Do Dental Implants Have a High Success Rate?

Dental implants are one of the most successful restorative procedures in dentistry, with studies showing a five-year success rate of around 95% for lower jaw implants and 90% for upper jaw implants. A dental implant is a surgical component that interacts with the jawbone or skull to support a dental prosthesis, such as a crown, bridge, denture, facial prosthesis, or to act as an orthodontic anchor. Although it has become the treatment of choice for most dentists, the complications resulting from the placement of dental implants are the biggest challenge. The success rate of upper jaw implants varies due to its lower density than the lower jaw, making osseointegration more difficult.

However, with proper dental care, the success rate of dental implants has increased to 98%. Dental implants have become a new treatment modality for most patients and are expected to play an important role in oral rehabilitation in the future. They offer long-term or lifelong benefits depending on postoperative care and dental hygiene. The physical dimensions of the dental implant will affect the chances of successful osseointegration and the stability of the implant.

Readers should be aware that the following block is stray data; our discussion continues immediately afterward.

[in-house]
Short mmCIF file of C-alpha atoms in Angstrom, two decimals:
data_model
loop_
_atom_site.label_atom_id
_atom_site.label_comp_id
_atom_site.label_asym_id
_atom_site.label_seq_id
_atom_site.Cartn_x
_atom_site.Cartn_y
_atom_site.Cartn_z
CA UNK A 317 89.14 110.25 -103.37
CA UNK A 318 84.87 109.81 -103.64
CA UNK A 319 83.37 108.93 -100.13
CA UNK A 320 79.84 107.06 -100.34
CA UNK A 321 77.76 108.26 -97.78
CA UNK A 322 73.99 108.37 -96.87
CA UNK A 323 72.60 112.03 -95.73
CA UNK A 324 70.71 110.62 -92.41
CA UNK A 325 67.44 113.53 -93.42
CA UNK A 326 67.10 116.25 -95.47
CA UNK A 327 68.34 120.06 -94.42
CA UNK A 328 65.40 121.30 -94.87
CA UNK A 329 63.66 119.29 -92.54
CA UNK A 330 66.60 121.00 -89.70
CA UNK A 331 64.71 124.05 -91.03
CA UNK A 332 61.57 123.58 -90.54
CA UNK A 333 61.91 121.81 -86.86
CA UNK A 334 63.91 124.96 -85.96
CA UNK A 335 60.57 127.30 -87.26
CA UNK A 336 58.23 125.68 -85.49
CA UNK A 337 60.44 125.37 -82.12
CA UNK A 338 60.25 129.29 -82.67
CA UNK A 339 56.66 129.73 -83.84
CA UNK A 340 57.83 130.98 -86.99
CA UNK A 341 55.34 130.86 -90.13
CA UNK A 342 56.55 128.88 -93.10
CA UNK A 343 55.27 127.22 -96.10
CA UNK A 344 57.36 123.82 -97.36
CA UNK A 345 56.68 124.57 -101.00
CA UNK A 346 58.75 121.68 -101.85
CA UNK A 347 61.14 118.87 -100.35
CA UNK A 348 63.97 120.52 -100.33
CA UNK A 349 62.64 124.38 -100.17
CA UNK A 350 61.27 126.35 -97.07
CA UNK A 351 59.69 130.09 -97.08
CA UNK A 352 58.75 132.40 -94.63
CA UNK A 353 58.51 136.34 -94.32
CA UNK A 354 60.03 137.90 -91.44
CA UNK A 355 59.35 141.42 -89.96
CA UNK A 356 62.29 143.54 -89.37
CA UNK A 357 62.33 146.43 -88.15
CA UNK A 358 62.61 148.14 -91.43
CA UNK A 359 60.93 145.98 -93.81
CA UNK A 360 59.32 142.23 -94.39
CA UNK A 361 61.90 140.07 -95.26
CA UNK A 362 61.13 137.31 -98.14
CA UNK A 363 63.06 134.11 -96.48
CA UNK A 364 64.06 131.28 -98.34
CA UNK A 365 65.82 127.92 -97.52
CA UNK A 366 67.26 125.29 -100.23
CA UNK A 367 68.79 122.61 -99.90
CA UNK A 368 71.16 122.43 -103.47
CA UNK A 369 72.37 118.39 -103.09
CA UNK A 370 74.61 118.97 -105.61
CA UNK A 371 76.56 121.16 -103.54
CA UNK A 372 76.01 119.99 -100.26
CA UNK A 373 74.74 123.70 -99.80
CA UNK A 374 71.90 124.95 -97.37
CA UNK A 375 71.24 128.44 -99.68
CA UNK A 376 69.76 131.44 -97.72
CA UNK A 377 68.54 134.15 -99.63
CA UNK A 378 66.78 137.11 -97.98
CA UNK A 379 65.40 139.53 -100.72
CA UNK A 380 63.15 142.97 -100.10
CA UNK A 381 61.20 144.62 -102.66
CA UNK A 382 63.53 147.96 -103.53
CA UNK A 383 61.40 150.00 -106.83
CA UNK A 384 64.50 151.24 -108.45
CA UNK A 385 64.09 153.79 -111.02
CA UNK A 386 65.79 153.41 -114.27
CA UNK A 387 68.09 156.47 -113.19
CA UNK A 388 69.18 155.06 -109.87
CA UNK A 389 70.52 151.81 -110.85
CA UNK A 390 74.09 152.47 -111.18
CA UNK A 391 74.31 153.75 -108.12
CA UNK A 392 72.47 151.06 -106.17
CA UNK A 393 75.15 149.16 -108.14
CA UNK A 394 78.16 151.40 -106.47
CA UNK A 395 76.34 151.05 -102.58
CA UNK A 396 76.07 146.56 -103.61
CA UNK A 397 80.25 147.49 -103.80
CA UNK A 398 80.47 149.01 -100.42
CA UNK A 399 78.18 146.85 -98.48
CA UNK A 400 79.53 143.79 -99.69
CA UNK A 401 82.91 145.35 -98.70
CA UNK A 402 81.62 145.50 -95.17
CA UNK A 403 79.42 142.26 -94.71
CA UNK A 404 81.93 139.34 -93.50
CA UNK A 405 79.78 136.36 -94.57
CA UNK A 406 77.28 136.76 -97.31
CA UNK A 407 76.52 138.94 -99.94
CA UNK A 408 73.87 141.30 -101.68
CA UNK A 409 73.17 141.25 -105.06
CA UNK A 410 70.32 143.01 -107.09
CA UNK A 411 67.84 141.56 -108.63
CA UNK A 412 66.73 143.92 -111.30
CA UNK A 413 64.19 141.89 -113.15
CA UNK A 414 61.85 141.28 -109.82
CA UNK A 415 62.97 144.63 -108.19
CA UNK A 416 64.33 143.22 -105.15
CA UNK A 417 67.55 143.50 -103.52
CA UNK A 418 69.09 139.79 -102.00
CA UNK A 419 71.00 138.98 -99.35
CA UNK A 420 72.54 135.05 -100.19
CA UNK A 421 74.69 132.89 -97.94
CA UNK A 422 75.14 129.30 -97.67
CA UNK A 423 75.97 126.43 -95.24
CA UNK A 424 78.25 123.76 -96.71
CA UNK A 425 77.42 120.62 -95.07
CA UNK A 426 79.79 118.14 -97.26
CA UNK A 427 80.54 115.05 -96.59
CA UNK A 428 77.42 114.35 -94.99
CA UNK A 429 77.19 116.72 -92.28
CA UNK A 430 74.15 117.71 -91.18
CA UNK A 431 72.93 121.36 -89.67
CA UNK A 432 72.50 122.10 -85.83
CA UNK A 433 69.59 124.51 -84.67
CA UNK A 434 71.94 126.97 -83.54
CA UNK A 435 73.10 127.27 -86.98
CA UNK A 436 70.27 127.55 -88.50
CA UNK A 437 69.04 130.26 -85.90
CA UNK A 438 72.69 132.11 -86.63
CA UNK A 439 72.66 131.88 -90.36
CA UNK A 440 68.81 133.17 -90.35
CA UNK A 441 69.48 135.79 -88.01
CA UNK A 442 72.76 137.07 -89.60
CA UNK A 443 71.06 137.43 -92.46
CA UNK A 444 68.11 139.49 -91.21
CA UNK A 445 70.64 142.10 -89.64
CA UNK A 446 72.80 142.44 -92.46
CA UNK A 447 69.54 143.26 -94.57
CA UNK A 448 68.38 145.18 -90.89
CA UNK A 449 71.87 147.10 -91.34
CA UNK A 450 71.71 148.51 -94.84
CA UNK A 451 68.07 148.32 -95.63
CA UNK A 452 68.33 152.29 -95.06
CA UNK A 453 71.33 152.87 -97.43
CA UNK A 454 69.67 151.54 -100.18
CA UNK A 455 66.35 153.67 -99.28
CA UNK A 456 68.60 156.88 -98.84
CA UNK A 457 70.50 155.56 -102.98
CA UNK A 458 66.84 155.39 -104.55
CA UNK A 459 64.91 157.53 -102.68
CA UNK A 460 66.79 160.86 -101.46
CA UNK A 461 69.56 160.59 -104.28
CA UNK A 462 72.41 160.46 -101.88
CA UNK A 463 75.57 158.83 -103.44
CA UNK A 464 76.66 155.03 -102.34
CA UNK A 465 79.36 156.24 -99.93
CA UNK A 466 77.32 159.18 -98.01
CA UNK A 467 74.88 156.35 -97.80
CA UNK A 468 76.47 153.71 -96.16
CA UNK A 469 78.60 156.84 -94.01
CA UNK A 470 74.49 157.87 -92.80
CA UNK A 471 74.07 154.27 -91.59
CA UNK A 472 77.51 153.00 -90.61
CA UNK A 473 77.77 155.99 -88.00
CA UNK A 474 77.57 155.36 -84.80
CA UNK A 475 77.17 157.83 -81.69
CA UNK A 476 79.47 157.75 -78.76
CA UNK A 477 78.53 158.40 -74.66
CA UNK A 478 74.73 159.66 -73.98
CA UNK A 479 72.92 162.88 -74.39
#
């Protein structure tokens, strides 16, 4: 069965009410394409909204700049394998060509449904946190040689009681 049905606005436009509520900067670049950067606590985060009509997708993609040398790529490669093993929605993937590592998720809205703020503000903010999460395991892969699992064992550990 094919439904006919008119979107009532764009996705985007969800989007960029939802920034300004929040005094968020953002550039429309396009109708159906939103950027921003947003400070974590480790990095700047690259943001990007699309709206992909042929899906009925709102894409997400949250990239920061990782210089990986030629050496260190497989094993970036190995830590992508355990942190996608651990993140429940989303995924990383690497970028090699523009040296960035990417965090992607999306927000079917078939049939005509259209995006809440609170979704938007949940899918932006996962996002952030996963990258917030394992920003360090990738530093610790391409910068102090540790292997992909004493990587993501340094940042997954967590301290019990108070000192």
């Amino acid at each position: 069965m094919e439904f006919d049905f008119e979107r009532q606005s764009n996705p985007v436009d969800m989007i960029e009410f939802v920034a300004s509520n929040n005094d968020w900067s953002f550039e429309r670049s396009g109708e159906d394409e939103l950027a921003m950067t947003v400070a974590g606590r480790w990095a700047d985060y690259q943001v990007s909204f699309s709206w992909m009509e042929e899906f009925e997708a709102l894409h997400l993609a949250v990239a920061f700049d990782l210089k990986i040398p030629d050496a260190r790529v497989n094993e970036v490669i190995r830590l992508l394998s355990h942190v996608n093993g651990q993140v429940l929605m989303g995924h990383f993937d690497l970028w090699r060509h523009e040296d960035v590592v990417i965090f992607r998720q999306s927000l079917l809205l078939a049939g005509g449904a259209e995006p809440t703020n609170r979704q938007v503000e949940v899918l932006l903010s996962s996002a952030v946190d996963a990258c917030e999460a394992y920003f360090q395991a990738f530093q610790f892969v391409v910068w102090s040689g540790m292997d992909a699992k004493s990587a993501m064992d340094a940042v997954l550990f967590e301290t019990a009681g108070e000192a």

A study conducted at the DY Patil Dental College Department of Prosthodontics in Pune evaluated several factors that affect the survival rate of dental implants. Parameters such as name, age, gender, implant length, implant diameter, implant location, and bone quality were recorded. The maximum number of implant failures (5) was observed in the age group over 60 years (men: 550, women: 700). Contraindications for implant placement include patients with epilepsy, children and adolescents, patients with endocarditis, a history of osteoradionecrosis, smokers and diabetic patients.

Despite advances in dental care, tooth loss is becoming commonplace due to an increase in junk food consumption and poor dental hygiene. Studies have shown that 90 to 95% of implants work properly after 10 years. It was concluded that factors such as the design and surface of the implant, the state of the implant placement site, the surgical technique and the occlusal load affect osseointegration. In addition, with dental implants it is not necessary to alter healthy teeth as you would with other dental prostheses like bridges.

The tooth root implant is a small post made of titanium that is placed in the bone cavity of the missing tooth.

Noah Williams
Noah Williams

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